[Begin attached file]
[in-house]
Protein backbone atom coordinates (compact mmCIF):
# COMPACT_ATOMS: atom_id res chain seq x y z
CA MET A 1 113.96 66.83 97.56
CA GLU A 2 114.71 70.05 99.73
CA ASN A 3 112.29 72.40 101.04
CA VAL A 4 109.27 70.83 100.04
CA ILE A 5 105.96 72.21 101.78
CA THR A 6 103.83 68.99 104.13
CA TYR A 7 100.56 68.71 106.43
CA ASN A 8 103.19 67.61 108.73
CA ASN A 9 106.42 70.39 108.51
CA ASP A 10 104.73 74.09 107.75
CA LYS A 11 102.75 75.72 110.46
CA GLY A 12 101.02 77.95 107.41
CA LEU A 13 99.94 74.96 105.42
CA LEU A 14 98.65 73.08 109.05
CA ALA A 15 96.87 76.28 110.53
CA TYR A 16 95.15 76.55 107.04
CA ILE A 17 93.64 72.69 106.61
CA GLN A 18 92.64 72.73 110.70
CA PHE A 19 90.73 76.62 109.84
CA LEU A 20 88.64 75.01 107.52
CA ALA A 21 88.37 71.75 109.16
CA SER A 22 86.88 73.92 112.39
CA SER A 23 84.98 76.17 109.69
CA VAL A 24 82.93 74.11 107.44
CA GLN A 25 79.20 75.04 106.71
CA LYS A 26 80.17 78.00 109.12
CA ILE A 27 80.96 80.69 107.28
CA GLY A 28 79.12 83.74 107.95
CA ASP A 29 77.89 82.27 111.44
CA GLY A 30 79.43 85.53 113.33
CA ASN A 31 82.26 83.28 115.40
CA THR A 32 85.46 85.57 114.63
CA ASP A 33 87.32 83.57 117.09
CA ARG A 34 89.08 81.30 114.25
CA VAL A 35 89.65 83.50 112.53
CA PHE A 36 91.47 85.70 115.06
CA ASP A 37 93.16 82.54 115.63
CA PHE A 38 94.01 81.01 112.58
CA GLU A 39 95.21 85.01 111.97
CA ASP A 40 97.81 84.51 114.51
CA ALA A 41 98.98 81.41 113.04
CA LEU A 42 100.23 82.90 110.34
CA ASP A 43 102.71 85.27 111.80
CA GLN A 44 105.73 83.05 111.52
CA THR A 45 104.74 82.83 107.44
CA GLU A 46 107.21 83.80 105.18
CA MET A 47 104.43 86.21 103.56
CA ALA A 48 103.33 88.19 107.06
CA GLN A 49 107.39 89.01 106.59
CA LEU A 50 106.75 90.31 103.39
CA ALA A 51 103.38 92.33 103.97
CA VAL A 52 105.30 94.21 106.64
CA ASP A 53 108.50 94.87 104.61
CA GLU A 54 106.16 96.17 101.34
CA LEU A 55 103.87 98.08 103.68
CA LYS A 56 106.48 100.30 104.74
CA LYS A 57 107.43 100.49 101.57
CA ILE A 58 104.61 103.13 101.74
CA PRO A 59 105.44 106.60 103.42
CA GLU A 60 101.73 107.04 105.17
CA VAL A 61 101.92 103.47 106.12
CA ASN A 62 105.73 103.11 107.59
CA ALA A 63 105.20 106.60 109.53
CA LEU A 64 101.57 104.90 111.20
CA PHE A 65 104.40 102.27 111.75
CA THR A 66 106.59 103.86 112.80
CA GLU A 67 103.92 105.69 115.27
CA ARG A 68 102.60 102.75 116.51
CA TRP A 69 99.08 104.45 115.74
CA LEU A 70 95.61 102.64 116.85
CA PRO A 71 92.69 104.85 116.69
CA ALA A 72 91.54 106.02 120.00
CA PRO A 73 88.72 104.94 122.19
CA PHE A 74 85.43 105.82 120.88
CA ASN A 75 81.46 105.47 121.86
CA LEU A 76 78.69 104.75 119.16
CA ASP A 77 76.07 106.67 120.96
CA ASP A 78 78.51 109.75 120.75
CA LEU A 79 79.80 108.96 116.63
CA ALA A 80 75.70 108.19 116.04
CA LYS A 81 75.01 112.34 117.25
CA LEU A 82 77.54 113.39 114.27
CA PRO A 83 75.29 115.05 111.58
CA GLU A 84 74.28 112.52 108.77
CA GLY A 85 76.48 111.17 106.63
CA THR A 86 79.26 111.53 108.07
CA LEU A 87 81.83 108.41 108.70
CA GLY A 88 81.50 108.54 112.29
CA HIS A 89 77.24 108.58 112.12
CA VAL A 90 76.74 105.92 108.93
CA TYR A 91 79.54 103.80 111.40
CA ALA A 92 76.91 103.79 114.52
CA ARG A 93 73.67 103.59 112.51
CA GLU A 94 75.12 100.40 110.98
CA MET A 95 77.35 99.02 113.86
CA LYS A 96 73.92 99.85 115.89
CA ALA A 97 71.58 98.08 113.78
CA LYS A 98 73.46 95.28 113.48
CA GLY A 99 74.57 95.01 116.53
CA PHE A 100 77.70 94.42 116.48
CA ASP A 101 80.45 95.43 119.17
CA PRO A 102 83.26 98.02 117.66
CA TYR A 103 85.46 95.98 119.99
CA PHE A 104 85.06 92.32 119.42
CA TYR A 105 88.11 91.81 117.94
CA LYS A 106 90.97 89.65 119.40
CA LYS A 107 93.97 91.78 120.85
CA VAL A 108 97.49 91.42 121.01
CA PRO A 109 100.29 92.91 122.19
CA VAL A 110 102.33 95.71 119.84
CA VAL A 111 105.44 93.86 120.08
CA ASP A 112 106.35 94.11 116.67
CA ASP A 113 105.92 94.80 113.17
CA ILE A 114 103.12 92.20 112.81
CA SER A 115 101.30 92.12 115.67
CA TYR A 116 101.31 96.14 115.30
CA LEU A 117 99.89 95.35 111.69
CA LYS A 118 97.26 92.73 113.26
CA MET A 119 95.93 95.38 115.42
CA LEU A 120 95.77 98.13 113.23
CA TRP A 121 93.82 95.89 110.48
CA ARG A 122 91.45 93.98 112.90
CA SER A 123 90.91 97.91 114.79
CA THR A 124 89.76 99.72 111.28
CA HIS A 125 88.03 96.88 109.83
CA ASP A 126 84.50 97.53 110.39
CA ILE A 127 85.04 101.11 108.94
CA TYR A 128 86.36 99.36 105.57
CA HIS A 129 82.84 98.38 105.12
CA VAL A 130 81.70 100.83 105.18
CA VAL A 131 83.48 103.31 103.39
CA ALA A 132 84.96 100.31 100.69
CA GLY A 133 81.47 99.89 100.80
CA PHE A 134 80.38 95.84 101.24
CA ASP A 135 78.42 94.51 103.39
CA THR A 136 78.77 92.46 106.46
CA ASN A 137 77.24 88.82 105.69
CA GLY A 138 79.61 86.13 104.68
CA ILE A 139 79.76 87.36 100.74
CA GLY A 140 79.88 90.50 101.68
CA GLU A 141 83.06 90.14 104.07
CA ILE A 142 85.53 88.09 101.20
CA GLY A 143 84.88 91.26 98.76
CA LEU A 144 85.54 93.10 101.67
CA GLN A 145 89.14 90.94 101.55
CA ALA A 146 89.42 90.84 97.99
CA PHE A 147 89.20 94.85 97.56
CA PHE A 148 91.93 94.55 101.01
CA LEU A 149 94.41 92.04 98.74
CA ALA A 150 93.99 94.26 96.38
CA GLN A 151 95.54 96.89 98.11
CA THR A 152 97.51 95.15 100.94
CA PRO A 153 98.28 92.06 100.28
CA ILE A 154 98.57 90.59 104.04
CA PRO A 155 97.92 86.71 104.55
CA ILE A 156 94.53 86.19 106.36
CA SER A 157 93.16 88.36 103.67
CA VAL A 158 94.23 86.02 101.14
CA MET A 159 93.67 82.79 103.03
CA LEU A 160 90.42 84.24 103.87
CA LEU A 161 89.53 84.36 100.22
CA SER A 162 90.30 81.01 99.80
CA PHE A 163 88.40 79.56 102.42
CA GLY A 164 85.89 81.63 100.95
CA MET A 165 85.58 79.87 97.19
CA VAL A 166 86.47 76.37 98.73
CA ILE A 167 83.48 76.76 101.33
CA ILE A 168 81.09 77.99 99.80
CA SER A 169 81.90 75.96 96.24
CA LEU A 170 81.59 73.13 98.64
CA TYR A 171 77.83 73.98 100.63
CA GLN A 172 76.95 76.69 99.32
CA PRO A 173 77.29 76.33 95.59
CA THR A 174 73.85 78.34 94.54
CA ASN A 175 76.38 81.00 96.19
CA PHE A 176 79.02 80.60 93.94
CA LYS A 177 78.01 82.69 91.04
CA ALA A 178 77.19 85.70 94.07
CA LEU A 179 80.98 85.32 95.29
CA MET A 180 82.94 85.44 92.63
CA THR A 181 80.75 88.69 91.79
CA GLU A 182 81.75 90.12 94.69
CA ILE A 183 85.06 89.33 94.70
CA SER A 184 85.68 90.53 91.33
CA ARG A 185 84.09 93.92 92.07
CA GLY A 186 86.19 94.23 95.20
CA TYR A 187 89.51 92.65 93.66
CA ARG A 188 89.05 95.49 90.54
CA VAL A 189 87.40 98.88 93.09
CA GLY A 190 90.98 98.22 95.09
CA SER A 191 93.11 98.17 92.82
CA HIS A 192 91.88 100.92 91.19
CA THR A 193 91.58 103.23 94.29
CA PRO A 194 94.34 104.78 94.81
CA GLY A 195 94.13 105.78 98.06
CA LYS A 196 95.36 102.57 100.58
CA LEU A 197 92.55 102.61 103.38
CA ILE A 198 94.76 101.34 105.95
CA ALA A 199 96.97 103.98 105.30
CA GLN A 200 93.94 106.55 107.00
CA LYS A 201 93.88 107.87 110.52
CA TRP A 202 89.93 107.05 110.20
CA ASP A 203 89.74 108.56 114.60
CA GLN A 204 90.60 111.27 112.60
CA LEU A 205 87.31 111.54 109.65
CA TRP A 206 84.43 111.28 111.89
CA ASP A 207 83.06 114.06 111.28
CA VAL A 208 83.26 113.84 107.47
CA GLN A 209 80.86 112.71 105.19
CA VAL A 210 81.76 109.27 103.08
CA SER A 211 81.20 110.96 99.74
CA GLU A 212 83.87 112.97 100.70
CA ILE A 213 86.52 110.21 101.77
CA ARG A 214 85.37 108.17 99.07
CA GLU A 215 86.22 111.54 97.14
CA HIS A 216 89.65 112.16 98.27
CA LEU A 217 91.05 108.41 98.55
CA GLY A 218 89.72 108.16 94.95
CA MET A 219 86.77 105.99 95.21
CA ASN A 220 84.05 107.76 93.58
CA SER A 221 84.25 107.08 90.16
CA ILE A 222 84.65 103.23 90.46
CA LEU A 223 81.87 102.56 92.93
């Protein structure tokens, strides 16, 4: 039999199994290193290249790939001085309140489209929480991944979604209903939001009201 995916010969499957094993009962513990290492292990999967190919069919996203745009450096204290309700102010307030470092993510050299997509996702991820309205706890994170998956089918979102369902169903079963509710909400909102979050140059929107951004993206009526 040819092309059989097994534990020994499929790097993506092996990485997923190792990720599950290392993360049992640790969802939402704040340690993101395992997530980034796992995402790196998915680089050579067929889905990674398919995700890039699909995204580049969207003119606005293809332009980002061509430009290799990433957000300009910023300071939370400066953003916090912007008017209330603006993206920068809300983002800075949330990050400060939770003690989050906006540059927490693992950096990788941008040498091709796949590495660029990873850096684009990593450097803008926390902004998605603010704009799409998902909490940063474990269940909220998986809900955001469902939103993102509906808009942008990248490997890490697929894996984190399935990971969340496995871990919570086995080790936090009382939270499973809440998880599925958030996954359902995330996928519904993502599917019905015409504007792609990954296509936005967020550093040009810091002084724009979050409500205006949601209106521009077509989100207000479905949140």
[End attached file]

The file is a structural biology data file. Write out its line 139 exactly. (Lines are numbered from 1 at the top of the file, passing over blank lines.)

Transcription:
CA THR A 136 78.77 92.46 106.46